* Deputy chairman sees no impact from Kiev proposal
* MUkraine wants Western companies to help upgrade pipeline
* Moscow temporarily cut supplies to Kiev over unpaid debts (Adds Gazprom CEO quotes, background, EU trade pact)
By Denis Pinchuk and Vladimir Soldatkin
MOSCOW, June 27 (Reuters) - Russia’s Gazprom has shrugged off a Ukrainian proposal to bring in Western companies to invest in the natural gas pipeline which crosses the country, saying other transit routes bypassing Ukraine still promised to make the pipeline redundant.
Gazprom’s comments came as Ukraine and Russia, at odds after Russia annexed Ukraine’s Crimea region in March, remained locked in a multi-billion dollar dispute over unpaid gas bills.
The Ukraine idea on pipeline investment is part of a response to Moscow’s decision to temporarily cut gas supplies on June 16, following Kiev’s failure to pay some of its gas debts.
Ukraine wants to share necessary investment in the ageing pipelines as it needs the transit fees it generates for its strained budget. But Gazprom says it has alternatives that mean it won’t be dependent on the Ukraine link.
“It won’t anyhow affect us. But let’s not forget that its (Ukraine pipeline’s system) age is more than 35 years with no needed investments done,” Gazprom Deputy Chairman Alexander Medvedev told reporters on Friday.
Future gas talks between Moscow and Kiev could also be complicated after the EU signed a trade pact with Ukraine and warned it could impose more sanctions on Russia.
A couple of years back Gazprom has wanted to get at least partial control over Ukraine’s gas pipeline to oversee its gas flows to Europe, but failed to agree with Kiev. This time, Russia was not invited by the pro-Western government to consider joining a possible investment consortium.
Alexei Miller, Gazprom CEO, told a briefing on Friday the company had no interest in the project.
Gazprom earlier said its gas flows to Europe via Ukraine increased on Friday despite the standoff.
Gazprom had cut gas supplies to Ukraine in June after several rounds of fruitless talks between Russia, Ukraine and the European Commission. Russia subsequently said it would not revise the price until Kiev pays $1.95 billion to cover part of its debts, raising the possibility of gas flow cuts to Europe.
Miller told a briefing Gazprom had started pumping gas into European storages, expecting to pump over 5 billion cubic metres. Yet this would not be enough to cover a significant spike in demand if there were stoppages.
Gazprom shipped 162 bcm to Europe last year.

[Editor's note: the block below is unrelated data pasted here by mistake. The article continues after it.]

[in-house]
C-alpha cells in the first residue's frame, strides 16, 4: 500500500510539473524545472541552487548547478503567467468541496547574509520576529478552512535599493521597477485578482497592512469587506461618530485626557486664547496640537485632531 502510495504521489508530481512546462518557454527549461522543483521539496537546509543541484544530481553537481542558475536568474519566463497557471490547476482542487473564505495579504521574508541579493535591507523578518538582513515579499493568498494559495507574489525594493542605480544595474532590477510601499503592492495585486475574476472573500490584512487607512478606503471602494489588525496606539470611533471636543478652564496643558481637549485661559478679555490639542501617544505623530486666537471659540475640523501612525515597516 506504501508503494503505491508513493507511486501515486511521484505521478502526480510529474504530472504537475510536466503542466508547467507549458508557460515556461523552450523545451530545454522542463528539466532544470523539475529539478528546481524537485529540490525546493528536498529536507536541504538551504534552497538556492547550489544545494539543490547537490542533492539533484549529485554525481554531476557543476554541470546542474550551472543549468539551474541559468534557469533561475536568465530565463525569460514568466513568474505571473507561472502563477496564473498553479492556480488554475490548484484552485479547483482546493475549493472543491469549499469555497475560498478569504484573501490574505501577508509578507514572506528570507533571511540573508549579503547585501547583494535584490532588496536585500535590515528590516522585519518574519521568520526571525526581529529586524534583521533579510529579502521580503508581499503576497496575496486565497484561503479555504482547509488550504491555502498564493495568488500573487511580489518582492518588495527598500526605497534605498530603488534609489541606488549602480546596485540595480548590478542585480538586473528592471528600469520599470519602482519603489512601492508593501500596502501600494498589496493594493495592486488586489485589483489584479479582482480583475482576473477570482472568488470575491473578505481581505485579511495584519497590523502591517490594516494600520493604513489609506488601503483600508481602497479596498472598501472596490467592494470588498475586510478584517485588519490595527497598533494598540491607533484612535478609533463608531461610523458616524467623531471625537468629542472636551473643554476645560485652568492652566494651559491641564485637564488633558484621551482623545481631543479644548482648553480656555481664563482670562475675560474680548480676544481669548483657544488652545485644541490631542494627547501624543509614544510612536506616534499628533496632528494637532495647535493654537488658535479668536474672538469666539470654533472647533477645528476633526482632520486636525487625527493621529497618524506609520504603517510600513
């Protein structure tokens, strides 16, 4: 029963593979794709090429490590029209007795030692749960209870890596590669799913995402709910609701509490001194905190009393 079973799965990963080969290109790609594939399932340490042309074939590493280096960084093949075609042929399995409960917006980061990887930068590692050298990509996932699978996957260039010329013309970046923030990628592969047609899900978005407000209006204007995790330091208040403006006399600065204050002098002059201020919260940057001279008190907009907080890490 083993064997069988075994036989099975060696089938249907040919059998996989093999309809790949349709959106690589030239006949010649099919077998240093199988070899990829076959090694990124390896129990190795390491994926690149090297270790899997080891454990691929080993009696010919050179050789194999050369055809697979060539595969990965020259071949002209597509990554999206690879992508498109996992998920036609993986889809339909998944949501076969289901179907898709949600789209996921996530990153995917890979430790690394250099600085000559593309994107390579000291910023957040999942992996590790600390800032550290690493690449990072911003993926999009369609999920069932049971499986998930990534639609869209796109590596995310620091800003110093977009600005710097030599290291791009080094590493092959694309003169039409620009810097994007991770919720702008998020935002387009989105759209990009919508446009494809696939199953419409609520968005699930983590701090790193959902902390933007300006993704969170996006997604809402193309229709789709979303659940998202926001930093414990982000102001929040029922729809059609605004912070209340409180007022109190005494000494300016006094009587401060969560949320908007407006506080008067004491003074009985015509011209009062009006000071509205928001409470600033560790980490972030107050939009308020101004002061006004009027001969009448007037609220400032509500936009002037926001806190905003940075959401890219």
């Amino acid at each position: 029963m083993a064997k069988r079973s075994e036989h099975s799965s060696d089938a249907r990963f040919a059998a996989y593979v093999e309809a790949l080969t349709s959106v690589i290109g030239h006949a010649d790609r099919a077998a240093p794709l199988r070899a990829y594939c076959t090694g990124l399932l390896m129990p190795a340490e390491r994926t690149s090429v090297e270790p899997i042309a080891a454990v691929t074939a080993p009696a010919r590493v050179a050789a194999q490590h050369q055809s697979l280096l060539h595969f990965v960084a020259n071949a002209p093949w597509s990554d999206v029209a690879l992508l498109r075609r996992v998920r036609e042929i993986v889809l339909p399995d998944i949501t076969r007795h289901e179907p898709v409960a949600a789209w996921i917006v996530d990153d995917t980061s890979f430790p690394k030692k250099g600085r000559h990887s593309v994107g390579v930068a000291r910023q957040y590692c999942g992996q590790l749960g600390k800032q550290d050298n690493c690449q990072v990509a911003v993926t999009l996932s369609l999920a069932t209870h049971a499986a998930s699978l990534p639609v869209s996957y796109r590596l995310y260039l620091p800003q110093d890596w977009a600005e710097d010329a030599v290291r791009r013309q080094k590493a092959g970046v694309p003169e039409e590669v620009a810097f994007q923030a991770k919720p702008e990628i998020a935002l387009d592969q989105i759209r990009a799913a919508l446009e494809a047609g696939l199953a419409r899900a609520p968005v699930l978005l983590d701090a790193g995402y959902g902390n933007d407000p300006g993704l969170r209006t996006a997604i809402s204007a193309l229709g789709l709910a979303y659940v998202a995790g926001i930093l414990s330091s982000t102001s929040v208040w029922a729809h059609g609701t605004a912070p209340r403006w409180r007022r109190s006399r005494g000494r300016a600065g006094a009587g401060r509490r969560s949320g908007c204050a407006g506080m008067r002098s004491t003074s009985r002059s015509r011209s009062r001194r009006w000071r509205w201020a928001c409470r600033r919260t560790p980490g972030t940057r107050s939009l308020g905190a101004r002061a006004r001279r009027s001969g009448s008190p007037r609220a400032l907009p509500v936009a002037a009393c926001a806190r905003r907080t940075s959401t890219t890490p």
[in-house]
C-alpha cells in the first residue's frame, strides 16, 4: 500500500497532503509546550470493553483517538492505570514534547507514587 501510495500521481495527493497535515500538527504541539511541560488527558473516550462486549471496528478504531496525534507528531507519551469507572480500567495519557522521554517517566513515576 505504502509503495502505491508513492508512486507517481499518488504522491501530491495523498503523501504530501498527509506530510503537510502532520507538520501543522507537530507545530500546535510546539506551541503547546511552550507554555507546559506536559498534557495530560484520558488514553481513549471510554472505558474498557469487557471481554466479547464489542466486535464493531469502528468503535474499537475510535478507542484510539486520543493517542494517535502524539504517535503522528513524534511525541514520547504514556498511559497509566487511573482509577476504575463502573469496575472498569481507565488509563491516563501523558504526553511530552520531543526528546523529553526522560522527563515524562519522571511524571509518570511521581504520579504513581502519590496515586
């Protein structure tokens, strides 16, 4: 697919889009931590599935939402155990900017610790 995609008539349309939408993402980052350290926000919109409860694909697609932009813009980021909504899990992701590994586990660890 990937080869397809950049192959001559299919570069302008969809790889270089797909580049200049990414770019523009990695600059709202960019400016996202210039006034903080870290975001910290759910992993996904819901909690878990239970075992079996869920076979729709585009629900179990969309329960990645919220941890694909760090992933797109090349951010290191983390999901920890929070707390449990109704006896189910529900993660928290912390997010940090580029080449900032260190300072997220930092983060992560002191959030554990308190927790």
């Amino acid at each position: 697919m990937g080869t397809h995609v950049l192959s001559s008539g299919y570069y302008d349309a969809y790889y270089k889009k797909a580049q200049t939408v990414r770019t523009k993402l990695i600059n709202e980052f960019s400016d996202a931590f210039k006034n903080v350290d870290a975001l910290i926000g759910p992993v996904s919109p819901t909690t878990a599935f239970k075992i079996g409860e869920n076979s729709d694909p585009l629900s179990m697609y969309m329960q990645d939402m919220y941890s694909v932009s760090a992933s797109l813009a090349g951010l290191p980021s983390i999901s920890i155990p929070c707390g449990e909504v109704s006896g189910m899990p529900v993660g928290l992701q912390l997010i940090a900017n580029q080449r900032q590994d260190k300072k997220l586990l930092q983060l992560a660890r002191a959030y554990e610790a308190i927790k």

Russia used to ship around three-quarters of its gas exports to Europe via Ukraine. But the proportion has declined after it launched the Nord Stream pipeline, with an annual capacity of 55 bcm via the Baltic Sea directly to Germany in 2011.
Gazprom plans a further pipeline, South Stream, to ship gas to Europe across the Black Sea in 2015, with a view to increasing its annual capacity to 63 bcm by 2018-2019, despite opposition from the EU, which is unhappy that the project would not be open to other suppliers.
“After we build South Stream, taking into account Nord Stream and other routes, there will be almost no need left to use Ukraine’s gas pipeline system,” Medvedev said.
Unlike in previous gas pricing disputes, which led to cuts in Russian gas supplies to Europe in the winters of 2006 and 2009, the latest row has flared up in summer, when gas demand is at a seasonal low. Analysts say the talks may continue for a few months before seasonal demand rises.
“Gazprom will stick to its position that Ukraine has to pay the debt first. This is non-negotiable for the Russian company,” Katja Yafimava, a senior research fellow at the Oxford Institute for Energy Studies, said.
According to Ukrainian state energy firm Naftogaz, Ukraine has stored 14 bcm of natural gas underground. It says its consumption is less at the moment than it produces and receives from Europe.
This year, Ukraine expects to get between 5 and 6 bcm from Europe in so-called reverse flows. Both Gazprom and Naftogaz have appealed to an international arbitration court to settle their dispute.
Gazprom’s Miller said Gazprom may cut gas supplies to European companies which reverse gas to Ukraine.
Ukraine wants to return to a discount price of $268.5 per 1,000 cubic metres, almost doubled by Moscow when pro-Russian Ukrainian President Viktor Yanukovich fled after street clashes.
Moscow is ready to offer a discount to $385 per 1,000 cubic metres by scrapping export duty, compared with the $387 Gazprom charged its European clients on average last year. (Writing by Katya Golubkova; Editing by Jason Neely and David Holmes)